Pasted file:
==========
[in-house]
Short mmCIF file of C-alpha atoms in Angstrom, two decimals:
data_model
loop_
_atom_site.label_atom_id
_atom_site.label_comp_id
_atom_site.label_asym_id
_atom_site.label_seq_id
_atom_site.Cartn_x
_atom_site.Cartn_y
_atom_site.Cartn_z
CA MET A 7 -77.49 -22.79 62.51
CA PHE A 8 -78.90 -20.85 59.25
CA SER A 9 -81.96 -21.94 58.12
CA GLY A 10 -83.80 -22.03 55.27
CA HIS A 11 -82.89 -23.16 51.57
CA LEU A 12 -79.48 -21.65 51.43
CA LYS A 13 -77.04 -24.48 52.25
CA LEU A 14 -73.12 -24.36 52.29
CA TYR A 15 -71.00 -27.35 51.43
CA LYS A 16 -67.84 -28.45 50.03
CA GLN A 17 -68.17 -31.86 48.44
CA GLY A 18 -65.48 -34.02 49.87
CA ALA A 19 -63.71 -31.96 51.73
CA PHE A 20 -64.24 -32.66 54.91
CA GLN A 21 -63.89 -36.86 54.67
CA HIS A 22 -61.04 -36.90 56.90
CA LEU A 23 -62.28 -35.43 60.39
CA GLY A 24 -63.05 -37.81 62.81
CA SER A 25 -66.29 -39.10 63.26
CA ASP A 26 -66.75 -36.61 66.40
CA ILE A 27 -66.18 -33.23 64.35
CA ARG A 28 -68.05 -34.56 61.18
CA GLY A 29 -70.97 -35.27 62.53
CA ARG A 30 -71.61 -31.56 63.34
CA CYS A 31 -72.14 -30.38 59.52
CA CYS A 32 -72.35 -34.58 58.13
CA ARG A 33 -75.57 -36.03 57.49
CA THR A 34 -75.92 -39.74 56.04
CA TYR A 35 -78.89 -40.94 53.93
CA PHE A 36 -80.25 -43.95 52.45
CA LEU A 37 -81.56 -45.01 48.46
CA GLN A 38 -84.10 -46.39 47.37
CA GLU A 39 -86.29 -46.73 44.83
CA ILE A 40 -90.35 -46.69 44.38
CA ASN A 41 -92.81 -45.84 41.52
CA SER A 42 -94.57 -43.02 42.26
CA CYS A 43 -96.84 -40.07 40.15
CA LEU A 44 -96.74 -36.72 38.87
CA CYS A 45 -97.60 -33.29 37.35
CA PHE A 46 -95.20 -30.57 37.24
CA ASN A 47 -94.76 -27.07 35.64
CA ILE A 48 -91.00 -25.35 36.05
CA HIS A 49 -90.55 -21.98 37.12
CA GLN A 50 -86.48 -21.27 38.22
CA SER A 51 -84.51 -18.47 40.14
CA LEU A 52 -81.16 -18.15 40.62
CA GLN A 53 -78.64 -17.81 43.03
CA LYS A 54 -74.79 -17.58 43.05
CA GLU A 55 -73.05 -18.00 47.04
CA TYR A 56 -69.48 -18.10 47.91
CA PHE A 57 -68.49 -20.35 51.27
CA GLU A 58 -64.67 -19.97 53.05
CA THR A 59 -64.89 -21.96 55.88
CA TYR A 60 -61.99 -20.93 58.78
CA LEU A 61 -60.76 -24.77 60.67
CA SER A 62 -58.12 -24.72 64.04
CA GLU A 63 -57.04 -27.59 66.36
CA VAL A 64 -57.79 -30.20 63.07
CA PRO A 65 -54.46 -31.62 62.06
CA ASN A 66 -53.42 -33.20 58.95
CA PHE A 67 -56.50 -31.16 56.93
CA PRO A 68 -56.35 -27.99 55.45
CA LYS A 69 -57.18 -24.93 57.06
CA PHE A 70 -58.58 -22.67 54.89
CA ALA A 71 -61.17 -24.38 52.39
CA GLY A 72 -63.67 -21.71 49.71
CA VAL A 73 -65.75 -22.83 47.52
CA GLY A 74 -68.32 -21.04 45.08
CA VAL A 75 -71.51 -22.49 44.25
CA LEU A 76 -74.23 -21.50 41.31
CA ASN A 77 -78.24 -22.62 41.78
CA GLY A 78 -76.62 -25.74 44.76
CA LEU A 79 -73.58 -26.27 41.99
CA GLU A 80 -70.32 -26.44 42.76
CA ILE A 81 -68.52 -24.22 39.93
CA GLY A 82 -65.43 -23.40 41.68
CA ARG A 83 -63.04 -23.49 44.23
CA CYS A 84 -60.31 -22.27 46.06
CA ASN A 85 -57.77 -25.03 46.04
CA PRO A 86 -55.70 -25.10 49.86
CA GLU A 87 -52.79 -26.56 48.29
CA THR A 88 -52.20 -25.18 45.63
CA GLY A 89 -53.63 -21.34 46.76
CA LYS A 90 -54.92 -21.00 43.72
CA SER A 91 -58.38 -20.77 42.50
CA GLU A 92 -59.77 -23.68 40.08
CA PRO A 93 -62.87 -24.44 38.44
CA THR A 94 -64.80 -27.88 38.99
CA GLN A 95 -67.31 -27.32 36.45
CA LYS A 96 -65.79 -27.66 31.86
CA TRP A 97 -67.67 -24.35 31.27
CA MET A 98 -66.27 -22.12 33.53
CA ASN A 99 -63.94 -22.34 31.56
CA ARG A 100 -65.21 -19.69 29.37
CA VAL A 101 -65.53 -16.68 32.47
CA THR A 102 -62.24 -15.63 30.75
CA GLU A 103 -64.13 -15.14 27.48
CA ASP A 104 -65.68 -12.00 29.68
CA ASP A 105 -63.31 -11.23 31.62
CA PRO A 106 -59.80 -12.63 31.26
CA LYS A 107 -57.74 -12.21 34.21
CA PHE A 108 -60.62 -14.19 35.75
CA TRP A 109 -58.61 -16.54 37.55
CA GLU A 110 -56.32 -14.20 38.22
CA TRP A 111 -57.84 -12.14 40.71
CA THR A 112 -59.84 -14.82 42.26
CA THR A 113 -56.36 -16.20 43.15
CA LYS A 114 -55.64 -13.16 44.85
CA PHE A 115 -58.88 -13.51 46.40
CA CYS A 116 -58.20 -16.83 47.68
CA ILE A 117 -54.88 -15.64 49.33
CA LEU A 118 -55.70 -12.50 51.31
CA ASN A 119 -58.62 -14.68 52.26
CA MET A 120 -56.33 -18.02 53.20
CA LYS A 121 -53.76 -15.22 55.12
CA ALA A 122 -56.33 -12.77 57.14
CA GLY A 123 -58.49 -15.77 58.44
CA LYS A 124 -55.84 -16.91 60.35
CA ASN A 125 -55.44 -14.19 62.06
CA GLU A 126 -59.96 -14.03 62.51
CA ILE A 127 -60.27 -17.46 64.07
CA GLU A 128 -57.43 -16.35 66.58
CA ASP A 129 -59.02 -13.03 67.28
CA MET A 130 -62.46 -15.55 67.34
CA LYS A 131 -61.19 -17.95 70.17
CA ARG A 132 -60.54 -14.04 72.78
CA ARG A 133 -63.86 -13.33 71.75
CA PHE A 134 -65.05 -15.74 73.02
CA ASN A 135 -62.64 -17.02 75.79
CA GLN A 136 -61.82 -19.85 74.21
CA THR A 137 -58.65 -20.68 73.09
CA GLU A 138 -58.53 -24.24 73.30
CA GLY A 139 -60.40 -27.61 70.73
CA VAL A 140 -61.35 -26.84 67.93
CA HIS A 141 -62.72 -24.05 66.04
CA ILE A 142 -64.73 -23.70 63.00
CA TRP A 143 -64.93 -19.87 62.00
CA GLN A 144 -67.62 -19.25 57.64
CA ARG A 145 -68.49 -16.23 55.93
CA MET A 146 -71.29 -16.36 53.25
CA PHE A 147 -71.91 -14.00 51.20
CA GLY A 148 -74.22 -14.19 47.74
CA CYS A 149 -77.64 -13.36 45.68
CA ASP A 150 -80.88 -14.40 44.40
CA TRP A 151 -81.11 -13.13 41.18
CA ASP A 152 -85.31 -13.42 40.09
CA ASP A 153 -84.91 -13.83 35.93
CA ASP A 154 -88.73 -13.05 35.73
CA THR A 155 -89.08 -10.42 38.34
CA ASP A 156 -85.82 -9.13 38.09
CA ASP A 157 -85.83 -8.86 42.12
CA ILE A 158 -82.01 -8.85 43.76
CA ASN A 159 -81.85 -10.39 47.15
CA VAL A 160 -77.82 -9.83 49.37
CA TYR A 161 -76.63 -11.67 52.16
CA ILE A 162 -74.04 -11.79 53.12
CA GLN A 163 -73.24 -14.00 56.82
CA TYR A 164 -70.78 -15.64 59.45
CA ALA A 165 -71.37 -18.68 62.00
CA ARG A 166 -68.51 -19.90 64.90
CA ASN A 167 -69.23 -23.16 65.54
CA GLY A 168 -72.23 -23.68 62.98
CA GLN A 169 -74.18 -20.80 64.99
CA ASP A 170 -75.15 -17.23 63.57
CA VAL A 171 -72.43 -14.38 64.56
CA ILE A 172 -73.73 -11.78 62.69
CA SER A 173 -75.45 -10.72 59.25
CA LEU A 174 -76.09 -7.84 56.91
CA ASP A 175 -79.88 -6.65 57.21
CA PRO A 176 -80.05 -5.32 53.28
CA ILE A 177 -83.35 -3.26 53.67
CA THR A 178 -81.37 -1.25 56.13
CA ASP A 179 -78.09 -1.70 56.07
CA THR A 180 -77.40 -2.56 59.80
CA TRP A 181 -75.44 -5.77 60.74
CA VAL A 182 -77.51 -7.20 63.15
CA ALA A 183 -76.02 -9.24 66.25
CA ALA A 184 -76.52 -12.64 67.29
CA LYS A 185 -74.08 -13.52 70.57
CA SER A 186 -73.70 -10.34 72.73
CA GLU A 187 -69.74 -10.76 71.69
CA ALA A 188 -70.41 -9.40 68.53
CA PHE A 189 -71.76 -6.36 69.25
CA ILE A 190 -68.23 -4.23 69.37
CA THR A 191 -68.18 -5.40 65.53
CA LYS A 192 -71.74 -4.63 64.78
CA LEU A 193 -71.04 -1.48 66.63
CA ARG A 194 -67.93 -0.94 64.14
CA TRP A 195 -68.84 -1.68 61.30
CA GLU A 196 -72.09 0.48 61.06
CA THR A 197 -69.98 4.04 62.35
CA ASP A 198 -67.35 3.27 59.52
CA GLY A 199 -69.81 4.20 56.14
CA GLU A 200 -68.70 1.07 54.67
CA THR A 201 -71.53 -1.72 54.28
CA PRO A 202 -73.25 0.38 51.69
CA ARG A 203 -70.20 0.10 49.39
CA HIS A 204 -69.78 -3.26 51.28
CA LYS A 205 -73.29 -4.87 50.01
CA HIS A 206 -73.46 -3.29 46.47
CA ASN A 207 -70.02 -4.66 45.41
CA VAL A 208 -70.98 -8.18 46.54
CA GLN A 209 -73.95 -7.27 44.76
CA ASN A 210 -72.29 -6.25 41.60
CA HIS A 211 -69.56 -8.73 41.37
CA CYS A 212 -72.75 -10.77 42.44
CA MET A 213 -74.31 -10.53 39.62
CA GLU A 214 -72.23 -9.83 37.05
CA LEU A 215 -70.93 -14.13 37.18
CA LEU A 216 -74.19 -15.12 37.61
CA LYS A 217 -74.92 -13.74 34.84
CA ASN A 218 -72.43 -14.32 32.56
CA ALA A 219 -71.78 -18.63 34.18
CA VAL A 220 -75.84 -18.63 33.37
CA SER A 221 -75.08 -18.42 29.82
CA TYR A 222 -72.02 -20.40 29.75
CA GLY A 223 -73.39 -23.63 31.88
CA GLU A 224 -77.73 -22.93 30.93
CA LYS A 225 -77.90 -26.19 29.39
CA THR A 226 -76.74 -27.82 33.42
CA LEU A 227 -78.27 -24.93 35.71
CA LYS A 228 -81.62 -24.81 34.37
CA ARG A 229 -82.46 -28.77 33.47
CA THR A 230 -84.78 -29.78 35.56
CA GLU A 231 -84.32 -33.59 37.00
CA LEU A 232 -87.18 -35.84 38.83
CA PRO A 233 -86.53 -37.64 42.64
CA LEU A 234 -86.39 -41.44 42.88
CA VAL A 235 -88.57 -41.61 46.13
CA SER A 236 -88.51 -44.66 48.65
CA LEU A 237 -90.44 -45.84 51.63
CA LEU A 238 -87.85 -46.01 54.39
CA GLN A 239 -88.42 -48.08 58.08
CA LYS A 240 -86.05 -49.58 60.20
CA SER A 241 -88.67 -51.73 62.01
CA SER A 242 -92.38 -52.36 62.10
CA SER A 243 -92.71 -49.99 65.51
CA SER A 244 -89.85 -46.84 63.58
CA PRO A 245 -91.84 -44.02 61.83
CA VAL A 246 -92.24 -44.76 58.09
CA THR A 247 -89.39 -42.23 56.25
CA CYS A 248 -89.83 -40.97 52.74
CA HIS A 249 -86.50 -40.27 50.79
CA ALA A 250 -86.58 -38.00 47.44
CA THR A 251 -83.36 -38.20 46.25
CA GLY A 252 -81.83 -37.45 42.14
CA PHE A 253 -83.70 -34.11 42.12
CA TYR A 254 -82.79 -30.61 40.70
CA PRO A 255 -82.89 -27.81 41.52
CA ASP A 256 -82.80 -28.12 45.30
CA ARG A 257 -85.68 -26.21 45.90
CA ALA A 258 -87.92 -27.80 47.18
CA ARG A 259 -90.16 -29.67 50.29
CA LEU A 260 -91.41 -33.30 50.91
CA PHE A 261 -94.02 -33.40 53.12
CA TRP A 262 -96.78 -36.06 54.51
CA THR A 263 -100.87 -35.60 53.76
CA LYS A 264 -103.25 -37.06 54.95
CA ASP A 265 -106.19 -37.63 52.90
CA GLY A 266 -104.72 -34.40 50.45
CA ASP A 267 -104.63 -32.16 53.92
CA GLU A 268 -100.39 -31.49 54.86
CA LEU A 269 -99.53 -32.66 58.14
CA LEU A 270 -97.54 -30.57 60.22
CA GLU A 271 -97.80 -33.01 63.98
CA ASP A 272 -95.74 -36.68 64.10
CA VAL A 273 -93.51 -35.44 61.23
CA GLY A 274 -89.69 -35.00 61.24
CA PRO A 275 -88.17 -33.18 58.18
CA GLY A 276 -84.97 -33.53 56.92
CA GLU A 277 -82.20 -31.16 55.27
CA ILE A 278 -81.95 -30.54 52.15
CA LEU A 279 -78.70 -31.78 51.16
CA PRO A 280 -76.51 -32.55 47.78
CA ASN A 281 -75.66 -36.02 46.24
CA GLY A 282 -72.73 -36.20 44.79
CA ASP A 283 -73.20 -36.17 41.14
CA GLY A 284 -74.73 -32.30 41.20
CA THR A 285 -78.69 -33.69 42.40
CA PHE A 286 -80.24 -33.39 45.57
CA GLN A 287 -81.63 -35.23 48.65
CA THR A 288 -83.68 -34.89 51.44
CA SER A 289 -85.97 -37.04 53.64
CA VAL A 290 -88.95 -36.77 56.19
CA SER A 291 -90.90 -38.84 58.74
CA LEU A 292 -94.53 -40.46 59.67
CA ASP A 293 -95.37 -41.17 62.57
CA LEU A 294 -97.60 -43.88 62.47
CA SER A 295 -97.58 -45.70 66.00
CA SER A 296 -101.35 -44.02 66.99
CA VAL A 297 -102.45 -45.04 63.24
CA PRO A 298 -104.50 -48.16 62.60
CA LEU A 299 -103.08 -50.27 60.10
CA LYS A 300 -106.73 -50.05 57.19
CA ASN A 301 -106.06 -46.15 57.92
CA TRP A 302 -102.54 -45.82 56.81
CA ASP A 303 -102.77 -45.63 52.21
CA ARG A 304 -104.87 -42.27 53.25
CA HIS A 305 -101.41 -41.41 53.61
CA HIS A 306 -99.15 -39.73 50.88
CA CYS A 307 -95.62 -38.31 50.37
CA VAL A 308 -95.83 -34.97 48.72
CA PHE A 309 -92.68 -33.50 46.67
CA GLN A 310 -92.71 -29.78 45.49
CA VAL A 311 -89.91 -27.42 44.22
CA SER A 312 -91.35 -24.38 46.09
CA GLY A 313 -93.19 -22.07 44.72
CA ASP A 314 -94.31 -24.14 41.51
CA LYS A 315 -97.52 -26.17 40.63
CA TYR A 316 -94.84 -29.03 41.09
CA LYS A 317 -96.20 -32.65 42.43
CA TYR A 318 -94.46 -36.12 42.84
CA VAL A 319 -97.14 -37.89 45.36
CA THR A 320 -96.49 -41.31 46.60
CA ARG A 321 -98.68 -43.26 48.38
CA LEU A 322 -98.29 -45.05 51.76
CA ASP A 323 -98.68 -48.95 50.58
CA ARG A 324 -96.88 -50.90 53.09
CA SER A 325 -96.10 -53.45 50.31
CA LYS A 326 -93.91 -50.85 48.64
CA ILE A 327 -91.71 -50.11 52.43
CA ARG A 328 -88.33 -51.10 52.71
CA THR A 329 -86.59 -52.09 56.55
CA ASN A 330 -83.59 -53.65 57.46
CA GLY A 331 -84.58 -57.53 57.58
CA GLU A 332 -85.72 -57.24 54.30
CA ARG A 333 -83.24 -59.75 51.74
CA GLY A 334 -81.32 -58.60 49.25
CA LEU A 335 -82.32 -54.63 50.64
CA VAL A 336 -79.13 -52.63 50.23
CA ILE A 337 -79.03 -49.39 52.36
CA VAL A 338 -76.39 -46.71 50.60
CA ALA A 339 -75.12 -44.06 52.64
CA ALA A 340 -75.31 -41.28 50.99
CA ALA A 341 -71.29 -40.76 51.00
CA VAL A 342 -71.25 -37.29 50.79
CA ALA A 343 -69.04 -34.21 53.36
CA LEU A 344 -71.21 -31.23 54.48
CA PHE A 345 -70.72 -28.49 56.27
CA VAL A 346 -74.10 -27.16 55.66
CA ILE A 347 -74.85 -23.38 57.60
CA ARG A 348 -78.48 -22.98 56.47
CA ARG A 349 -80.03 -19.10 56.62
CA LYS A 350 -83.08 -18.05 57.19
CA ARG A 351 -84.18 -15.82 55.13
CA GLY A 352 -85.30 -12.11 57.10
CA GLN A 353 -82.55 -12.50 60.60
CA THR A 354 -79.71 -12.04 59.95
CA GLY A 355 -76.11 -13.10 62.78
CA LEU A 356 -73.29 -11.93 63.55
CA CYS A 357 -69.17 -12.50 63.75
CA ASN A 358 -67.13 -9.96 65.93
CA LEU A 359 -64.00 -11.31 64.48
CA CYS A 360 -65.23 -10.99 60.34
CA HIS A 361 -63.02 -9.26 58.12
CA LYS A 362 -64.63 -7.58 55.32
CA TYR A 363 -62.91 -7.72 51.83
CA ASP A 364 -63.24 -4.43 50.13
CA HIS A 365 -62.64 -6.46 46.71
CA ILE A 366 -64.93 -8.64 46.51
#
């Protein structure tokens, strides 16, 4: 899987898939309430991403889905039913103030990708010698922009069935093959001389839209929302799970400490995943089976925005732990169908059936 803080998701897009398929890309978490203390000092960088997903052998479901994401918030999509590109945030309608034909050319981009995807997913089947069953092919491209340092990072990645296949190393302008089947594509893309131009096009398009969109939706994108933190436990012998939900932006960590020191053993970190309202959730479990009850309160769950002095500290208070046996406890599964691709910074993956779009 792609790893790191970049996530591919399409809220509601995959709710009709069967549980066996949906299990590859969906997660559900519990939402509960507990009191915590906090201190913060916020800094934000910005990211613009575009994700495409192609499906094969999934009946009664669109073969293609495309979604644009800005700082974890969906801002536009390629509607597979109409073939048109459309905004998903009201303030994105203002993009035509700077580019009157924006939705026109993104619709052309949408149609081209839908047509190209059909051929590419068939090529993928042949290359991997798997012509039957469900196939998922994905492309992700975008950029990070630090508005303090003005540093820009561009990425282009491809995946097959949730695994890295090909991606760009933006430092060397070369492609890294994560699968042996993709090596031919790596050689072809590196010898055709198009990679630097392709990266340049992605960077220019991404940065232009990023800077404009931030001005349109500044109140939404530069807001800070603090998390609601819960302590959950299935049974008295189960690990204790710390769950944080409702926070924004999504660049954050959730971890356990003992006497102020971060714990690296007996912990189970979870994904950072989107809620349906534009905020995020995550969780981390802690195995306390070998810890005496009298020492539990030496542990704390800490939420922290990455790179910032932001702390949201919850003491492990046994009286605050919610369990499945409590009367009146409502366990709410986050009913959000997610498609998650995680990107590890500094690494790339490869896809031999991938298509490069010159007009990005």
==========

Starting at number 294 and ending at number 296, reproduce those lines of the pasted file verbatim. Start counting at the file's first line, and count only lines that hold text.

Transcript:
CA SER A 289 -85.97 -37.04 53.64
CA VAL A 290 -88.95 -36.77 56.19
CA SER A 291 -90.90 -38.84 58.74